As the winter brings in colder and darker days, we might feel more tired, sluggish, and low in mood. This is understandable: many animals have eaten large amounts of food to keep warm and hibernate all through winter. Though we might be tempted to do the same, it's important to remember there are things you can do to help you feeling more energised, warm, and even cheerful!
Things that can help
Light exposure is important for mood regulation and for your body's natural day and night rhythms. Increase your light exposure by:
- Going on morning walks. One-hour morning walks have been shown to lower stress and helps you wake up more readily, even when it's dark outside.
- Work/do your activities near a window if possible.
- Get a SAD lamp, which artificially mimics sunlight.
Low levels of light in the winter makes us want to stay at home, wrapped up on the sofa. But decreasing your activities tend to result in lower mood. It also stops your body from generating heat to warm you up.
Find ways to increase your activity, boost your mood and keep warm on our Exercise and Staying Active page. There are also videos and tips to help motivate you!
Research has found that a positive view of the winter months can result in higher satisfaction and happines in the winter. It is helpful to see winter as an opportunity rather than something you have to survive. Below are questions for you to help reframe how you view winter:
- What is the best thing about winter?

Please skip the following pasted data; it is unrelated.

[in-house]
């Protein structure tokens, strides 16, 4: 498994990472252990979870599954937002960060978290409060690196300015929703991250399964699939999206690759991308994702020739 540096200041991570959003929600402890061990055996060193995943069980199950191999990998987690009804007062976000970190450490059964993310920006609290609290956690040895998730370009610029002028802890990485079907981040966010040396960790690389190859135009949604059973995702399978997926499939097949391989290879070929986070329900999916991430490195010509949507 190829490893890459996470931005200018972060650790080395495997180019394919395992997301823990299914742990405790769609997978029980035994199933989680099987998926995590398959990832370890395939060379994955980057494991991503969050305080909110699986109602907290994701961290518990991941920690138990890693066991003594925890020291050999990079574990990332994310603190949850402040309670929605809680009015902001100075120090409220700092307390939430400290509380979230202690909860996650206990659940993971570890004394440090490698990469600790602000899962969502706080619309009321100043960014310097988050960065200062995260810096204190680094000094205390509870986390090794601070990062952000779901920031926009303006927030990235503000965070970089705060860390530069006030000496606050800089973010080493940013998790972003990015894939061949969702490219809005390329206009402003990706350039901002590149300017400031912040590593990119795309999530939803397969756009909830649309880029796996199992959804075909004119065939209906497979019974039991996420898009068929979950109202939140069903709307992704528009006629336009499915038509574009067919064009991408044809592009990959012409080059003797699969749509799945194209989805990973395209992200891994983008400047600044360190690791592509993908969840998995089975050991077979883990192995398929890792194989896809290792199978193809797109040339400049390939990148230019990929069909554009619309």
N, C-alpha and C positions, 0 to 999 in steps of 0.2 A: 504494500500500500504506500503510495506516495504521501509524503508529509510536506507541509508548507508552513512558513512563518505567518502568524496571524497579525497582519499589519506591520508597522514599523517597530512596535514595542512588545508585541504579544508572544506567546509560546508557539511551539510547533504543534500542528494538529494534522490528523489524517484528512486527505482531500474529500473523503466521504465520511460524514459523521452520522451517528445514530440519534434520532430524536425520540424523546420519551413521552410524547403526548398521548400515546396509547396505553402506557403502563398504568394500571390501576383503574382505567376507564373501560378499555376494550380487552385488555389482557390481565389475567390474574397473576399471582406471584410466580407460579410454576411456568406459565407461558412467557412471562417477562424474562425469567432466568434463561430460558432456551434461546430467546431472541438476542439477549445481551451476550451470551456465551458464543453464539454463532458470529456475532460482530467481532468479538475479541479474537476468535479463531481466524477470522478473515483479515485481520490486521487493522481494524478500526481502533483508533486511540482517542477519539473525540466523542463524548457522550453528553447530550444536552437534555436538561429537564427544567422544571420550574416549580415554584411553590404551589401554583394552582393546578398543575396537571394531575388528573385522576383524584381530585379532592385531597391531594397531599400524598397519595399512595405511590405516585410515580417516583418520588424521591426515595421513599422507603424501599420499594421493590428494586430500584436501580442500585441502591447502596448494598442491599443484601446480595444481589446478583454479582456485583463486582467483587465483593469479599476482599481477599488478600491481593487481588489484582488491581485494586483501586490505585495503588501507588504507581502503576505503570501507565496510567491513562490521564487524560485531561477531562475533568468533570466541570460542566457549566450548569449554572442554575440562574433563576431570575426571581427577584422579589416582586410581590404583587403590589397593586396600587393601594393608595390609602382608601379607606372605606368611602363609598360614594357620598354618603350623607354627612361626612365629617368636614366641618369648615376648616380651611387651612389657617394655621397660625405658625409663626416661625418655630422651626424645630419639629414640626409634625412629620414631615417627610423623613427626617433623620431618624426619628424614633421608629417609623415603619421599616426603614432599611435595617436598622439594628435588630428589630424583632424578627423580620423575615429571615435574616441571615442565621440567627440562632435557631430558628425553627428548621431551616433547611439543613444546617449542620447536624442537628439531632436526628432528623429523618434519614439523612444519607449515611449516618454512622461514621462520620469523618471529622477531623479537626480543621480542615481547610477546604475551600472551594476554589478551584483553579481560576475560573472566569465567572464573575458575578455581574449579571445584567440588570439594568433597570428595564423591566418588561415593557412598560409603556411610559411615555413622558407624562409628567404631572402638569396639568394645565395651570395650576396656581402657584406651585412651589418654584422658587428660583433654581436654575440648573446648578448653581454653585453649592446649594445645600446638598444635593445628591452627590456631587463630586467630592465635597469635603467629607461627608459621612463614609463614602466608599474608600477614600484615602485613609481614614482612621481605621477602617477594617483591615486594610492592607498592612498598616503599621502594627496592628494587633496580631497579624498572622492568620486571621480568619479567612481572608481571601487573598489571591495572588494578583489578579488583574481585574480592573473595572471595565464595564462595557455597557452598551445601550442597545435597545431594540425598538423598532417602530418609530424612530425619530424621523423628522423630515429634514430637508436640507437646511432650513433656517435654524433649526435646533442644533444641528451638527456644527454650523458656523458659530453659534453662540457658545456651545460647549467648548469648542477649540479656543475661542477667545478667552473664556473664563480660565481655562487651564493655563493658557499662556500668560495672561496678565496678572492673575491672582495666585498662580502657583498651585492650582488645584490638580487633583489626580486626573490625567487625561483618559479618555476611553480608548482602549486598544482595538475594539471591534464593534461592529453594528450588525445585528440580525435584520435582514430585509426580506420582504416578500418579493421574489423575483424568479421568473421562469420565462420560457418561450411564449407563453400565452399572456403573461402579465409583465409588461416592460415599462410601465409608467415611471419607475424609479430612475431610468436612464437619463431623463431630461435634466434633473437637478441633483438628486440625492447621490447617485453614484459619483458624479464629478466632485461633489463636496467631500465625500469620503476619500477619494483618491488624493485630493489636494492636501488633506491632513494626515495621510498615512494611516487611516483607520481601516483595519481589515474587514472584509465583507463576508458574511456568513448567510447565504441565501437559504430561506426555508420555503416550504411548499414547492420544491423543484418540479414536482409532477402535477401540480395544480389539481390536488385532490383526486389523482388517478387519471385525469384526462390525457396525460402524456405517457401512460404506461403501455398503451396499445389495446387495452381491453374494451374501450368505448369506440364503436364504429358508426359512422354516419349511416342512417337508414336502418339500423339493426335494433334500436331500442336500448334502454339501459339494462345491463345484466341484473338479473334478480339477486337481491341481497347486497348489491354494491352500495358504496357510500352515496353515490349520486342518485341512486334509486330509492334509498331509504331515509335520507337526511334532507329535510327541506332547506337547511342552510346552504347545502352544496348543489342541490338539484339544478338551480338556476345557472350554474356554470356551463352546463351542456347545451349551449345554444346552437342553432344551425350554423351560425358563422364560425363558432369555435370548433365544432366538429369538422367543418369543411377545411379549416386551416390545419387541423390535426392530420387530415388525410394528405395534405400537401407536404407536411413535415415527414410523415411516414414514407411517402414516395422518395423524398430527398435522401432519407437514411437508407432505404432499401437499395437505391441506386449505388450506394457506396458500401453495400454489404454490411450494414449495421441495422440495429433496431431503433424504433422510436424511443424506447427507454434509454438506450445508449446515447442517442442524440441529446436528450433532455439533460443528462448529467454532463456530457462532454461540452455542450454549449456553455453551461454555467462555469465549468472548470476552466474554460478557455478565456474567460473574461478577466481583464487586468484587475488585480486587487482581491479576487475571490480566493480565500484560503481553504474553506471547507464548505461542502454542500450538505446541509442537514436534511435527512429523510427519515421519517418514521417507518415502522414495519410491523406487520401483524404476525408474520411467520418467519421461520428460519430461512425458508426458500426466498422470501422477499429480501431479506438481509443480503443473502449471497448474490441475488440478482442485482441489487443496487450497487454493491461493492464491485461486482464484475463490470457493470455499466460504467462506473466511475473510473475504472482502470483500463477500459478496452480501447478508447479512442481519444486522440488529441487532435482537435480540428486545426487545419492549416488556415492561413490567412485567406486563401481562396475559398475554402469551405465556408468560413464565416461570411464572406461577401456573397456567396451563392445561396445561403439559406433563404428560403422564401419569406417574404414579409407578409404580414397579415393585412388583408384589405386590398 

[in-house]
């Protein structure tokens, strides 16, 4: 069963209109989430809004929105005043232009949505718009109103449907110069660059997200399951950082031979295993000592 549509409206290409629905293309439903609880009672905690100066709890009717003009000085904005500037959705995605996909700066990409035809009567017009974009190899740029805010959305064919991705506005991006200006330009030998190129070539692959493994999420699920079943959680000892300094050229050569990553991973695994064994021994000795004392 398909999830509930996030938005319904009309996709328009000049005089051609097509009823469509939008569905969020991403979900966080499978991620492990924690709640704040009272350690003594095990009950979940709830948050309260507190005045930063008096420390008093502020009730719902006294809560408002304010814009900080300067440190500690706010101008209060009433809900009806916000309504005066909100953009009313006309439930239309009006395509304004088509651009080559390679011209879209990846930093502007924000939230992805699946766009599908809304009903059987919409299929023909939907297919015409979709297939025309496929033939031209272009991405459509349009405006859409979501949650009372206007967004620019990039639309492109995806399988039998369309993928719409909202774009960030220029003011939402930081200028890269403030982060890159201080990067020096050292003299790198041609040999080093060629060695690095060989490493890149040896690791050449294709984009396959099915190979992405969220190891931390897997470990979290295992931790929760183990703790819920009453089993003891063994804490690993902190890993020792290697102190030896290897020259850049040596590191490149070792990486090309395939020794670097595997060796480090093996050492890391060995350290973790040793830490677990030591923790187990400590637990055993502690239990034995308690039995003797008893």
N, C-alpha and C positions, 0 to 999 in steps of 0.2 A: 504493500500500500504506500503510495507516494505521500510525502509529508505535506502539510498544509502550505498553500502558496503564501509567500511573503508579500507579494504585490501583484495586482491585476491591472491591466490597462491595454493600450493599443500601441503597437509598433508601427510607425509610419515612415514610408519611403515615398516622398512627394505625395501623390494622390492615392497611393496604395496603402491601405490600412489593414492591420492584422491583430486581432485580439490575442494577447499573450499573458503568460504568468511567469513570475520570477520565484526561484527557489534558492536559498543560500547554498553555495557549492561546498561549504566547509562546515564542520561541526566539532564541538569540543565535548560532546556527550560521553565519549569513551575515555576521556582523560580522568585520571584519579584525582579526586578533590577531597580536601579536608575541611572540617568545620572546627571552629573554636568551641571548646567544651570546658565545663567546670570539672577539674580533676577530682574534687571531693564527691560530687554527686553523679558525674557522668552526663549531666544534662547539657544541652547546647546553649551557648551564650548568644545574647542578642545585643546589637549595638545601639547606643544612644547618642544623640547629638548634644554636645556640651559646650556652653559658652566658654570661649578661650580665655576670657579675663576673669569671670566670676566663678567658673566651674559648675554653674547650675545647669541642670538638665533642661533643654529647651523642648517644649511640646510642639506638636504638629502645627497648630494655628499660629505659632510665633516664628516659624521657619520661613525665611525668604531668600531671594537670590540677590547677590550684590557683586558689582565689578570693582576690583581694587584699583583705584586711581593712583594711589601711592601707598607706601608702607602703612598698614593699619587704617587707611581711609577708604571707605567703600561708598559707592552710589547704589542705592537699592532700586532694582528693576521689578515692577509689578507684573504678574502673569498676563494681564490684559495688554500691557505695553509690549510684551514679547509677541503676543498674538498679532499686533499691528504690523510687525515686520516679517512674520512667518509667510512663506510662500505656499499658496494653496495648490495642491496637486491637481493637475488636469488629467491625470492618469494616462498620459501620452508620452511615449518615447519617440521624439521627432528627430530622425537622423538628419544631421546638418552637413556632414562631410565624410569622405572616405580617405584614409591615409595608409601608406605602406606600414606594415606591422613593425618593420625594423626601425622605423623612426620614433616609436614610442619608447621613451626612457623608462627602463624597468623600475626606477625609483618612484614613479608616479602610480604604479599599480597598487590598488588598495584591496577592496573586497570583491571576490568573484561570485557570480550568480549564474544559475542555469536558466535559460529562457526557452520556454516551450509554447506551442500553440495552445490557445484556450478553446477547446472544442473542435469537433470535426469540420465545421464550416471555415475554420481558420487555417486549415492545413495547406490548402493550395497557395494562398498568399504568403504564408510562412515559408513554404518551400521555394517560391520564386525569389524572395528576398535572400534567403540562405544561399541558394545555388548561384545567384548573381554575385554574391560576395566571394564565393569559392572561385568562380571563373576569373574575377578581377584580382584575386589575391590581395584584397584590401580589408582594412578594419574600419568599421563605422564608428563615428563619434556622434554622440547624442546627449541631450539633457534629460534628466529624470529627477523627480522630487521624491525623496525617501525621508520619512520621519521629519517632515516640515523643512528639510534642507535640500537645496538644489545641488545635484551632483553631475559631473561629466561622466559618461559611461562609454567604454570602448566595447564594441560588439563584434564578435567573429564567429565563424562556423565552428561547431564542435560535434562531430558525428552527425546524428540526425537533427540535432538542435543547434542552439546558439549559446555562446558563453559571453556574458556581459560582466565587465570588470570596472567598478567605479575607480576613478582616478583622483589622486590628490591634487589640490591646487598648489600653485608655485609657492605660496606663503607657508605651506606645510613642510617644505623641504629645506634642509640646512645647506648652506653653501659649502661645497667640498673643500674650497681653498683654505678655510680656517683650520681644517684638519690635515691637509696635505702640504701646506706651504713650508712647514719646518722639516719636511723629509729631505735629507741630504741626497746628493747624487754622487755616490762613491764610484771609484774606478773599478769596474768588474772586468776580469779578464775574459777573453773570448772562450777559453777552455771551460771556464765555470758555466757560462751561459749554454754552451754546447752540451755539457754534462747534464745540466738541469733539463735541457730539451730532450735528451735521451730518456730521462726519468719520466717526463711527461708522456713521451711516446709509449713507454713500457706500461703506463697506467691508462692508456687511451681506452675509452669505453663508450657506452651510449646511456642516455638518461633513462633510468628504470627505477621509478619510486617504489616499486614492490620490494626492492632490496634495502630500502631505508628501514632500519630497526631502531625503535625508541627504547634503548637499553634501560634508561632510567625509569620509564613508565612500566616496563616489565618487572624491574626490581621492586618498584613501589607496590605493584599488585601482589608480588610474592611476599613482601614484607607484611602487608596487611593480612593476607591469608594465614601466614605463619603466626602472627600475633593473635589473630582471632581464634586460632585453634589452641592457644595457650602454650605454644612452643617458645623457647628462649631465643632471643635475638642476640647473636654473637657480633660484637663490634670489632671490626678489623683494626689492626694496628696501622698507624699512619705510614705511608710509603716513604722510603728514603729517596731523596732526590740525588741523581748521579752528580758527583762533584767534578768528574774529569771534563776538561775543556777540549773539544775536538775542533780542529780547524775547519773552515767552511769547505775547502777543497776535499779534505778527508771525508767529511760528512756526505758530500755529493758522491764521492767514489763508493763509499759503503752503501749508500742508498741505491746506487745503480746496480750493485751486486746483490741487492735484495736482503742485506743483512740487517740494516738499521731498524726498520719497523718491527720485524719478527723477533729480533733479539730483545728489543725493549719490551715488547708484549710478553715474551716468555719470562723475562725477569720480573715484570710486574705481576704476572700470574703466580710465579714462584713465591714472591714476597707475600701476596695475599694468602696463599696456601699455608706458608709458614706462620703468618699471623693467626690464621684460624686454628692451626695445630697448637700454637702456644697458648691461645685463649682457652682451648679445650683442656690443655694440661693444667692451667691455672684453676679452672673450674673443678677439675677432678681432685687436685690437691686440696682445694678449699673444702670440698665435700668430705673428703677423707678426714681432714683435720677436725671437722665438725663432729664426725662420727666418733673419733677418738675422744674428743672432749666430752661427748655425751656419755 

- What can you experience in the winter that you can't in other seasons?
If you're stuck, maybe ask the KWSEL community for some ideas on how to view winter differently!
Bad weather can be stressful for the body. To relief this stress, we tend to eat carbohydrate-heavy diets. Though you may feel comforted in the short-term, this type of diet can lead to weight gain and make you feel sluggish.
Visit our Eating Well page for resources on how to eat well to make you feel well this winter!
Seasonal Affective Disorder (SAD)
Although most of us experience the winter blues, more than 1 in 20 people in the UK experience depression that is more apparent and sever during the winter. This is called Seasonal Affective Disorder, a type of depression that comes and goes in a seasonal pattern.
A persistent low mood
A loss of pleasure or interest in normal everyday activities
Feelings of despair, guilt and worthlessness
Feeling lethargic (lacking in energy) and sleepy during the day
Sleeping for longer than normal and finding it hard to get up in the morning
Craving carbohydrates and gaining weight
Decreased sex drive
For some people, these symptoms can be severe and have a significant impact on their day-to-day activities.
Our self-assessment tool can help you find out if you would benefit from further support.